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War on Marijuana: Peace Treaty in Sight?

By April 11, 2016 January 20th, 2020 No Comments

As you’ve probably heard by now, the Drug Enforcement Administration (DEA) will make a decision on whether or not they will reclassify marijuana from its currently held position as a Schedule I drug. The decision comes in response to pending petitions to reclassify the plant under federal law, and the DEA is planning on coming to a decision within the next three months.
Until now, it was uncertain whether or not the DEA was going to address these petitions while Obama is still in office, considering his mixed stance on marijuana legalization. What will a marijuana reclassification mean? Mike Liszewski with Americans for Safe Access, stated that “moving cannabis out of Schedule I would certainly do a lot more to squarely put [Obama] on the right side of history on this issue.” But how will that affect us, the people and proponents of marijuana legalization?
Some cannabis reform advocates refer to rescheduling marijuana as the “silver bullet solution” to end the prohibition on marijuana while others think it will do little to change the government’s strict approach to marijuana.


The following are a few effects we think might happen if/when marijuana is reclassified from its current position as a Schedule I drug:


Science will start to out-way the “war on drugs” – This means that the government will finally start to open up communication about the benefits of marijuana. For example, federal employees who use marijuana will begin to be protected from a Reagan-era executive order that defines Schedule I drugs as illegal. Science will start dominating this communication while the previous rhetoric around the war on drugs will slow down significantly.

The research will be easier – Currently, marijuana’s Schedule I status requires researchers to go through additional steps to access the plant. Because ketamine, for example, is listed as Schedule III drug, it is easier to obtain for research than marijuana. By reclassifying marijuana, more researchers will have access to study the effects of marijuana in a scientific setting.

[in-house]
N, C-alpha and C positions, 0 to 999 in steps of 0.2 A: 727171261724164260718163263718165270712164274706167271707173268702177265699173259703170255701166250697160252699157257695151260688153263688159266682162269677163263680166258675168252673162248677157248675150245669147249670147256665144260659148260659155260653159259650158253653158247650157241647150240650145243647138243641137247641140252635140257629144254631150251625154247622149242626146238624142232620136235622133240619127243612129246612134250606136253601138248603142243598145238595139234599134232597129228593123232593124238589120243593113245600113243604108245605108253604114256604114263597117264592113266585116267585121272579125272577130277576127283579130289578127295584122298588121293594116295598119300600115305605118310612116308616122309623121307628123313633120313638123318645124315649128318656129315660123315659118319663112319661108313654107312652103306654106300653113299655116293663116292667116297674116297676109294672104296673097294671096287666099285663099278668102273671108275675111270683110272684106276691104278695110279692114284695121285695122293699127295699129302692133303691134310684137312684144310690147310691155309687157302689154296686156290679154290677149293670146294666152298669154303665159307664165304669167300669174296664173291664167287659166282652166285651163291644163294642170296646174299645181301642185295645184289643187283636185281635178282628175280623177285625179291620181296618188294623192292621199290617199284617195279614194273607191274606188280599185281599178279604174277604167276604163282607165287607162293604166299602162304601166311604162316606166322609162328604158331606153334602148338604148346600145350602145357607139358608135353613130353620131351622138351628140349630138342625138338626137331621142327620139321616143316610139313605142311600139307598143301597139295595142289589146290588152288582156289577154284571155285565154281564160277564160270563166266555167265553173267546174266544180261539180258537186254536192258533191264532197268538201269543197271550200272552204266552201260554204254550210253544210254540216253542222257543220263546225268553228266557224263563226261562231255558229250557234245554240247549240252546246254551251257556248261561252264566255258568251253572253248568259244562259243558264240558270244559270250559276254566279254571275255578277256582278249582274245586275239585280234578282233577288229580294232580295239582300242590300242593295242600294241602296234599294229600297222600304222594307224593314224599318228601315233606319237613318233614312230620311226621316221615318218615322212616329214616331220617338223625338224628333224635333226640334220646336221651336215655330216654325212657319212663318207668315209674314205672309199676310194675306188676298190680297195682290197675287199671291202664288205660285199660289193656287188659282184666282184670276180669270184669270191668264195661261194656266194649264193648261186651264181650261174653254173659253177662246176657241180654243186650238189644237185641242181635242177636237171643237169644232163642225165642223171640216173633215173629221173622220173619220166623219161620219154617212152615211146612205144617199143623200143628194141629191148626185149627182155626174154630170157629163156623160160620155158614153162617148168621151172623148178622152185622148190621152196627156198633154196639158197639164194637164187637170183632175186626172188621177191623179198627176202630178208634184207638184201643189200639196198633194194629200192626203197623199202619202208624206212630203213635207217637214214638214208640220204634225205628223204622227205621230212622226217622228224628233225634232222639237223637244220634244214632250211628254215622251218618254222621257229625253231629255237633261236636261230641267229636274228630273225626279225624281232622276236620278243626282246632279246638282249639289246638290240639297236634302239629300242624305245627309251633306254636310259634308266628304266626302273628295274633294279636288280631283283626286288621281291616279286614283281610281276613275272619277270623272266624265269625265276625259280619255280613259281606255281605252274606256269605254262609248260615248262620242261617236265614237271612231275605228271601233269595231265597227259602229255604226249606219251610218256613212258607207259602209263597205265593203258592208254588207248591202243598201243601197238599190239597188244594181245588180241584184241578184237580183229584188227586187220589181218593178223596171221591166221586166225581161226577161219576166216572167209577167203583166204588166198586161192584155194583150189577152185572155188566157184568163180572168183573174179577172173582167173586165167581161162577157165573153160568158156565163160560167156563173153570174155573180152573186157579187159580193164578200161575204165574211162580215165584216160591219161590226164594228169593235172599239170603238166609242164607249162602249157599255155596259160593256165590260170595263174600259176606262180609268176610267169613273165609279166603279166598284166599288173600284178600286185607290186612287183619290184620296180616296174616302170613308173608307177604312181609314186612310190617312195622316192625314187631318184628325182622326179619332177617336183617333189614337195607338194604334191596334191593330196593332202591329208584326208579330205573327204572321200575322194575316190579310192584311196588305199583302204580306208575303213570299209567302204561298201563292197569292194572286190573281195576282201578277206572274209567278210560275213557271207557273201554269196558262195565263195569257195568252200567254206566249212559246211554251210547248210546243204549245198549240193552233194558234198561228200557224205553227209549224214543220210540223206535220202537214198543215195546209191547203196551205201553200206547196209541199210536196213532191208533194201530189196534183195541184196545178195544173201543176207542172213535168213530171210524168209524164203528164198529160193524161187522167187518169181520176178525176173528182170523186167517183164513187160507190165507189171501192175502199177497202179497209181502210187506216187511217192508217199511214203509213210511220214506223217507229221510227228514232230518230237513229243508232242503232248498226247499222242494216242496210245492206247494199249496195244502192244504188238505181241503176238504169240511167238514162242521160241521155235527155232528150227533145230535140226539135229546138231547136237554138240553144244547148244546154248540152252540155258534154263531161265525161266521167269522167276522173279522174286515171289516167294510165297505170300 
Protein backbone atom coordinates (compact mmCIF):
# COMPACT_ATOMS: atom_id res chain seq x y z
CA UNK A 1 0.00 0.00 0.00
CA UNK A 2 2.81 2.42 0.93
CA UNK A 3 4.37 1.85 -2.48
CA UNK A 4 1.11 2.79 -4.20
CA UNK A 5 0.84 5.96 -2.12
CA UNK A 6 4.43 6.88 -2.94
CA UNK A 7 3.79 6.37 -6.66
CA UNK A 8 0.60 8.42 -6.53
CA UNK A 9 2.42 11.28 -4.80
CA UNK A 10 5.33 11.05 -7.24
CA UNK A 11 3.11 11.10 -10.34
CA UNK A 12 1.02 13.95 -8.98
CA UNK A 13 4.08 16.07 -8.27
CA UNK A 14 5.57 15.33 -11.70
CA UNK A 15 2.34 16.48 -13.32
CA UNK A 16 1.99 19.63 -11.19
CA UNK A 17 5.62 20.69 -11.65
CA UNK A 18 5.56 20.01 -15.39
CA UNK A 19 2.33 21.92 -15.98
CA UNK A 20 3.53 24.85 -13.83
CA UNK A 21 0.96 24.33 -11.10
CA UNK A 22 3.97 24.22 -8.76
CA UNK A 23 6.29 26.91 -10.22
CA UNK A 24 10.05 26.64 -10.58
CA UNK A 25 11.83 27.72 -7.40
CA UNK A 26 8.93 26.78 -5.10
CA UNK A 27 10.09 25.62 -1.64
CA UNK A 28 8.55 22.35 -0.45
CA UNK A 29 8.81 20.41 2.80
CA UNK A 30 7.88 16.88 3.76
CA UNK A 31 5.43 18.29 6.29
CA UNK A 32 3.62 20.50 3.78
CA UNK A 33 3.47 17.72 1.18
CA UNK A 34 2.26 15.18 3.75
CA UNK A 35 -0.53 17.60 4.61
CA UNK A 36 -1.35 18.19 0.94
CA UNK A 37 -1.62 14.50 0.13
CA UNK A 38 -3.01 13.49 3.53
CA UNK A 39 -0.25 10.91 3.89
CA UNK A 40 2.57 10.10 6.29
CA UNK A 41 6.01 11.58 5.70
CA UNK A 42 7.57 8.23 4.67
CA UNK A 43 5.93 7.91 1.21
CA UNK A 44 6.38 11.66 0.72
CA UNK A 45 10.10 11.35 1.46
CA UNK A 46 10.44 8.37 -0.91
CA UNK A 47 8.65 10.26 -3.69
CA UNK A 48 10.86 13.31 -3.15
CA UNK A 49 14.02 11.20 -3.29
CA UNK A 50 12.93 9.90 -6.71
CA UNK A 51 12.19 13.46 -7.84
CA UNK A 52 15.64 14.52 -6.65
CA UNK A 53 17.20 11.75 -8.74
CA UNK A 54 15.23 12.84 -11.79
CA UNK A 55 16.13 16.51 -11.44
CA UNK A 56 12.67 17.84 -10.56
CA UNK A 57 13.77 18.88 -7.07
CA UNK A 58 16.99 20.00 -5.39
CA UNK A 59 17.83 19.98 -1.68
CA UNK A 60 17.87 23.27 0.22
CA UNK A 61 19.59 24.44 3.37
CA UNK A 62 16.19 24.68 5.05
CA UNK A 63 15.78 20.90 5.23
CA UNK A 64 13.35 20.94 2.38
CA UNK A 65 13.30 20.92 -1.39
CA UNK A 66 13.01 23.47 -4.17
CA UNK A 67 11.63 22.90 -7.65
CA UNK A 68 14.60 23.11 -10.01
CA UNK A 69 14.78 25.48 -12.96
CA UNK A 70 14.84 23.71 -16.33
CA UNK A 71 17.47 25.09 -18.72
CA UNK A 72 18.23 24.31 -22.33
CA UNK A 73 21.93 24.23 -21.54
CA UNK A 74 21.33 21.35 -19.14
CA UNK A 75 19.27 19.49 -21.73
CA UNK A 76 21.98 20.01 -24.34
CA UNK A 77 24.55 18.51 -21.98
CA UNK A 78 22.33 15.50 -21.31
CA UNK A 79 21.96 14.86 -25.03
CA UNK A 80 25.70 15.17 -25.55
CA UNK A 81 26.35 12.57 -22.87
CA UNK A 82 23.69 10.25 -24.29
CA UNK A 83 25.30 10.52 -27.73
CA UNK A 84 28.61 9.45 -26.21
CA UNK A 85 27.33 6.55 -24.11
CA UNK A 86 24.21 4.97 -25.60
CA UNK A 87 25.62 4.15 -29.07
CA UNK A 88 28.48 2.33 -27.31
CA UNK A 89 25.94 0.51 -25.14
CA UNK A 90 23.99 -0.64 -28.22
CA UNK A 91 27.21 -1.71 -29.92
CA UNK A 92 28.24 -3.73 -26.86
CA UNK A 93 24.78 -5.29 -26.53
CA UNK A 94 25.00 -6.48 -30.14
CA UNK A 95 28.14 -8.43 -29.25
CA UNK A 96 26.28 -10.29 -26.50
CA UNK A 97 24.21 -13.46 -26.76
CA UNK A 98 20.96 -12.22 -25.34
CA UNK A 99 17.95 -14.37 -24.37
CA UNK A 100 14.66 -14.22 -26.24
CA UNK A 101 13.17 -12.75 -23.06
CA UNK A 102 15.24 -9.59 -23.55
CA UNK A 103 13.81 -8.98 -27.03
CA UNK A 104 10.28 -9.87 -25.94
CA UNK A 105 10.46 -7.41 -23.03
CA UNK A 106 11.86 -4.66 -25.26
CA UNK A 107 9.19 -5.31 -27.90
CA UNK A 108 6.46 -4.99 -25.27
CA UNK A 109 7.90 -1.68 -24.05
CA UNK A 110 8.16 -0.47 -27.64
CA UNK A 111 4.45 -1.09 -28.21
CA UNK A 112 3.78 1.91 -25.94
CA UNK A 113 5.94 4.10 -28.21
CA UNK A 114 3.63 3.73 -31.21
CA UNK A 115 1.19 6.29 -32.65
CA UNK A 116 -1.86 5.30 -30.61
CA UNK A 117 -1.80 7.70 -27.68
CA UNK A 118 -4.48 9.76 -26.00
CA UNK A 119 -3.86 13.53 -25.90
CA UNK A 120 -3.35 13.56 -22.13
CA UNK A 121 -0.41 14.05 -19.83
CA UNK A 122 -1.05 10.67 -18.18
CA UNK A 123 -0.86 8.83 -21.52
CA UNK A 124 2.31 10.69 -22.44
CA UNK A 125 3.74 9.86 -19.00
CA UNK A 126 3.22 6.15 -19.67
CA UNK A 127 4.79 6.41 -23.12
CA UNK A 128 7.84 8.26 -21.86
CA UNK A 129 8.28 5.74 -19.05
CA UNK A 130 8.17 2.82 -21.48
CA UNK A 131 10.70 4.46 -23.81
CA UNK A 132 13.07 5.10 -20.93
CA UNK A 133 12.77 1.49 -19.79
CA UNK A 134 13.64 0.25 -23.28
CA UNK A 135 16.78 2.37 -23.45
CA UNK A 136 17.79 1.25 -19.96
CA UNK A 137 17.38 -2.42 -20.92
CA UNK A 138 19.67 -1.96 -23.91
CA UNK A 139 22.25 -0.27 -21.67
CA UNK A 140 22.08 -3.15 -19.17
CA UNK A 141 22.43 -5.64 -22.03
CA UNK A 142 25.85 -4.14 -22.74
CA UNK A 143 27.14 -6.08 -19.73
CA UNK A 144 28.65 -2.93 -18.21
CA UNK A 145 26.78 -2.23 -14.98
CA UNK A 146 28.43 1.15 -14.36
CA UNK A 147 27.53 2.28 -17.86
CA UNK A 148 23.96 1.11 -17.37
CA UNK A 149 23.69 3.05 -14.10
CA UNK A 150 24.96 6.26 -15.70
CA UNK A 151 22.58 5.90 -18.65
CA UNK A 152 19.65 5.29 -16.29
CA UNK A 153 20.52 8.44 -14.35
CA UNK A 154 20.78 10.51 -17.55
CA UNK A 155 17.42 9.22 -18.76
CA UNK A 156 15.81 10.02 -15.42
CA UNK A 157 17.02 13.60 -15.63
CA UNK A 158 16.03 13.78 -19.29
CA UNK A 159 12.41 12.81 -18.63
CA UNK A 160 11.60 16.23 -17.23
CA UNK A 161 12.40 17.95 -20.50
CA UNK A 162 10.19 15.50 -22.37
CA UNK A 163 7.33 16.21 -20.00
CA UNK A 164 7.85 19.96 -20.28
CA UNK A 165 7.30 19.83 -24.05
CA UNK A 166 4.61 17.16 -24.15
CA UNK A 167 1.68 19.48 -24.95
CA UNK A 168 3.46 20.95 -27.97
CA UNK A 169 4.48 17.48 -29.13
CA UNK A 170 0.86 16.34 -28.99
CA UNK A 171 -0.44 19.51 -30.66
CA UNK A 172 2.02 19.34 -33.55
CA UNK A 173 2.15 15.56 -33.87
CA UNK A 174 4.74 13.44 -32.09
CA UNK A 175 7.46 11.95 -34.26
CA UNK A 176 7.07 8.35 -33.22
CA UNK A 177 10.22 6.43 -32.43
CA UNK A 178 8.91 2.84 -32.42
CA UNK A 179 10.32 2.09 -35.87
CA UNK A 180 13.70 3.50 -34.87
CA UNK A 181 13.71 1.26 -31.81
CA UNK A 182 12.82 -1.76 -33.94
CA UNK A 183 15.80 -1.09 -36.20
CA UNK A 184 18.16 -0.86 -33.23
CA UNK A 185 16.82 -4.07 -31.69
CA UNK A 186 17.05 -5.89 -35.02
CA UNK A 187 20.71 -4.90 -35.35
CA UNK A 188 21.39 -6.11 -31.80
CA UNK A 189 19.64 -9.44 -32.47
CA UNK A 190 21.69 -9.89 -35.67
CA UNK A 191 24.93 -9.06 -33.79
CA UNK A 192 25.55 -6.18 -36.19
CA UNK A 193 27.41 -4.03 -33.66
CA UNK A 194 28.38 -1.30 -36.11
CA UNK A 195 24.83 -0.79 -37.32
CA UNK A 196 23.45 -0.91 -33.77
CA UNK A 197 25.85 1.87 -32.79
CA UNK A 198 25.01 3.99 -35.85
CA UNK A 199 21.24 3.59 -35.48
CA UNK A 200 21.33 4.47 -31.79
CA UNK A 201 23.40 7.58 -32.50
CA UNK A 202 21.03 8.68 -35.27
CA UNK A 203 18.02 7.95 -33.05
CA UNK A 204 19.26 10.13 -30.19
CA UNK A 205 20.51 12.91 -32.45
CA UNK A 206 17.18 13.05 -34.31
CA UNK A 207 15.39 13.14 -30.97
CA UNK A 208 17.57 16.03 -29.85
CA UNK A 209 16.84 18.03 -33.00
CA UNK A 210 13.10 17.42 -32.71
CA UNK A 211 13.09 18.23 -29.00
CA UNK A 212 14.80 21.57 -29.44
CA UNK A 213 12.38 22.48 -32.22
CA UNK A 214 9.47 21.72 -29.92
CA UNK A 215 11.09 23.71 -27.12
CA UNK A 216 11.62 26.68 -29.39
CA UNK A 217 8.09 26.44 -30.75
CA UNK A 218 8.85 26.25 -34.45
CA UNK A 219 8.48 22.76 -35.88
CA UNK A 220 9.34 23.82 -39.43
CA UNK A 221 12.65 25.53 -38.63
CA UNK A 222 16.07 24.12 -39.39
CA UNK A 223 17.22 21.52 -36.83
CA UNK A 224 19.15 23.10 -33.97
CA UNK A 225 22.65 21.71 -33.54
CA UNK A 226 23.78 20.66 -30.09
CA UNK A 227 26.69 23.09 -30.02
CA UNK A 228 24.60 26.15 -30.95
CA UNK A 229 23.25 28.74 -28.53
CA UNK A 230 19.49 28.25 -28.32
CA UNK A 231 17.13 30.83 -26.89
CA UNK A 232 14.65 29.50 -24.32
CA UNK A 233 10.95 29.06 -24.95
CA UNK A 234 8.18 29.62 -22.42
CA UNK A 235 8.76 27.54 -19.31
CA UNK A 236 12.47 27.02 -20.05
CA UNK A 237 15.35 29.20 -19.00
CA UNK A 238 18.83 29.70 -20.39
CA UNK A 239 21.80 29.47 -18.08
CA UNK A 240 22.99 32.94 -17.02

End of newspaper threats from the Postal Service – With marijuana classified as a Schedule I drug, mail publications with marijuana advertisements are facing severe threats from the U.S. Postal Service (a federal agency). Changing marijuana’s classification will eliminate these threats, and allow newspapers and advertisers to send marijuana ads in the mail legally.
Lawmakers and world leaders will finally start seeing marijuana as medicine – After almost a century of prohibition, lawmakers and leaders around the world are finally beginning to admit the benefits of medical marijuana. No longer can people say there is no proof that marijuana can be medicine because the DEA finally admitted this themselves. The federal law might still say that marijuana is illegal (rescheduling the drug does not affect marijuana’s criminal status), but society will finally come to the conclusion that marijuana is medicine and that the war on marijuana is just not worth it.

Marijuana proponents in this battle are hoping that marijuana will be reclassified in the same category as synthetic THC (see our Marinol v. Marijuana blog to learn more about that). This entails that marijuana would be in the Schedule III category.
In addition to the DEA considering the re-scheduling of the whole marijuana plant, they are also reviewing whether cannabidiol (CBD) should be reclassified to a lower Schedule. In either case, Las Vegas ReLeaf will be waiting anxiously to see the next promising step in the end of marijuana prohibition.,

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